Children in Crisis

Azida’s Childhood has been torn apart by a barbed wire fence on which one side is her home, Myanmar; and the other side is Bangladesh, where she is called a “Refugee”. Five years ago, when Azida was only six years old, she was forced to leave her home as well as a part of her sweet childhood. Eleven-year-old Azida lives in the largest refugee camp in the World in Cox’s Bazar which is home to one million Rohingya refugees and half a million children.

Amid roadside restaurants and bustling crowds in one of Herat’s busiest markets, 10-year-old Wakeel is working as a shoeshine boy. Until recently, he had never stepped foot inside a school, instead roaming the street of his city, equipped with a simple brush and several small glass bottles filled with shoe polish, working 11-hour days to provide an income for his family.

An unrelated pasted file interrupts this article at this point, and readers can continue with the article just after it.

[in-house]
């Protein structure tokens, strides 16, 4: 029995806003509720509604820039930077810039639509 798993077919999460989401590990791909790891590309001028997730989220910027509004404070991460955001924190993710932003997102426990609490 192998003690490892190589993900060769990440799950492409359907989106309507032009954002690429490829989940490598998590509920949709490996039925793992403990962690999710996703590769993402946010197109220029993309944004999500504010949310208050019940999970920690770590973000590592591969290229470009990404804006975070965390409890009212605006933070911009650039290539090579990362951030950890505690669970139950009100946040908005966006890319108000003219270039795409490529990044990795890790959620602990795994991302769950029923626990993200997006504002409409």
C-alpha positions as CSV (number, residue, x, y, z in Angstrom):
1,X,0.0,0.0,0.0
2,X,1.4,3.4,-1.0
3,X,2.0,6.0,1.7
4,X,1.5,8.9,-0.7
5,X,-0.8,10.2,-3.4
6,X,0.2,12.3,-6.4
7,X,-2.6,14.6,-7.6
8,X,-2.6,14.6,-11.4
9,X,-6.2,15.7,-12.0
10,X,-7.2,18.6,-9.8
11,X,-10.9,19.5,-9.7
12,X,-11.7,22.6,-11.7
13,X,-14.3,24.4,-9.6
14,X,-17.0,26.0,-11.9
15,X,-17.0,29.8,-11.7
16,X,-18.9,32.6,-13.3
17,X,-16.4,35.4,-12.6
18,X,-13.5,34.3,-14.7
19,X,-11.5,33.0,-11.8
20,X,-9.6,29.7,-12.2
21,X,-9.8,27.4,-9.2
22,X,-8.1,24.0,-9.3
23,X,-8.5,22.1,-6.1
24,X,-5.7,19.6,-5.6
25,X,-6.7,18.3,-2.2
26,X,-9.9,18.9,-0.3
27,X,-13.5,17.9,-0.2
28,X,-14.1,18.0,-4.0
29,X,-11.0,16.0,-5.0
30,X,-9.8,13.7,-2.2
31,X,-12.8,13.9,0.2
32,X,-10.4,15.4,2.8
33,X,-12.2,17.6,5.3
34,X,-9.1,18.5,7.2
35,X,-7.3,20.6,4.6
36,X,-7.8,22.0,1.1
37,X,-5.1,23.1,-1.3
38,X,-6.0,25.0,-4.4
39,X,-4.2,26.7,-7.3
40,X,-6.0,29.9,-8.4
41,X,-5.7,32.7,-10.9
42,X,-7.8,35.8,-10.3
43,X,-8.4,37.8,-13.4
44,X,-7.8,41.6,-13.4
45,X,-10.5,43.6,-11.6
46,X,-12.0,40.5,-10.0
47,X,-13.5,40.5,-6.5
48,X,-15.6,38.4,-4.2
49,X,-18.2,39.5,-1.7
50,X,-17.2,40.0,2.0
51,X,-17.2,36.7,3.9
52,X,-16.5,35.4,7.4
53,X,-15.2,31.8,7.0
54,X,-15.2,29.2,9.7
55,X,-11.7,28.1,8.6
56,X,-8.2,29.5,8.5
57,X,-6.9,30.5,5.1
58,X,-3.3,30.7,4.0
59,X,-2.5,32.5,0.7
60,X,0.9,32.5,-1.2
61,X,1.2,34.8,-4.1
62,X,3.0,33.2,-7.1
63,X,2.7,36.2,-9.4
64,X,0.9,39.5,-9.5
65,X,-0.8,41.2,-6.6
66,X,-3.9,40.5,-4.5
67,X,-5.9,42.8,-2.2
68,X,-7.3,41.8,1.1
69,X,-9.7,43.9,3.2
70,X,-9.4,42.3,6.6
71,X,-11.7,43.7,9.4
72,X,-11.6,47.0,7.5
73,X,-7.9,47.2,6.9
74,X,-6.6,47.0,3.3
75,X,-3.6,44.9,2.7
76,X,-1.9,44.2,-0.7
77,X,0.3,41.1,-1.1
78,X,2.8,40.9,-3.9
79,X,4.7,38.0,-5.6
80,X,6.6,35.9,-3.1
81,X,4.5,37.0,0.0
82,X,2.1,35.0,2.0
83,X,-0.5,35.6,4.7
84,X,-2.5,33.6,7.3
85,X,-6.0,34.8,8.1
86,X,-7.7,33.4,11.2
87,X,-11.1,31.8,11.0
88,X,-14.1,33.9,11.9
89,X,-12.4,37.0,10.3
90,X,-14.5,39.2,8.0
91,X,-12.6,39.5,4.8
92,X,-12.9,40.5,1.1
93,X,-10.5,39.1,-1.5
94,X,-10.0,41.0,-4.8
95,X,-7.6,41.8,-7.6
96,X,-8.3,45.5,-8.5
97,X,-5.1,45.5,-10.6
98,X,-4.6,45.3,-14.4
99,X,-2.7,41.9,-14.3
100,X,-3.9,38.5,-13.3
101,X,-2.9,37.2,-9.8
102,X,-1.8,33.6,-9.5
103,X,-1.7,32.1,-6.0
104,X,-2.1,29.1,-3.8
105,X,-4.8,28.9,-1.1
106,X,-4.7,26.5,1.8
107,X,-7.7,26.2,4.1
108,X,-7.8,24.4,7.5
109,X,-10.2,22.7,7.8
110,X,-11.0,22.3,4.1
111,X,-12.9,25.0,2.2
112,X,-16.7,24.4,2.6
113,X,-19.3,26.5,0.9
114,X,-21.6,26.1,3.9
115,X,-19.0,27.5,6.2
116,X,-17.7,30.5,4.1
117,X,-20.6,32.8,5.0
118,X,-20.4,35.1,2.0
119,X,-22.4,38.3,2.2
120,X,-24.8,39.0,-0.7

My name is Reem*, I am 13 years old. I am displaced from a town in northwest Syria. I have four brothers and sisters who I consider my children because I am the one who takes care of them, raises them and I am responsible for them in all aspects. They are Noor*, 10, Raya*, 9, Abdullah*, 4, little Samar*, one year and a half.

I used to live happily with my family until my father passed away. But at that time my mother was our support system and she sought to be our mother and father.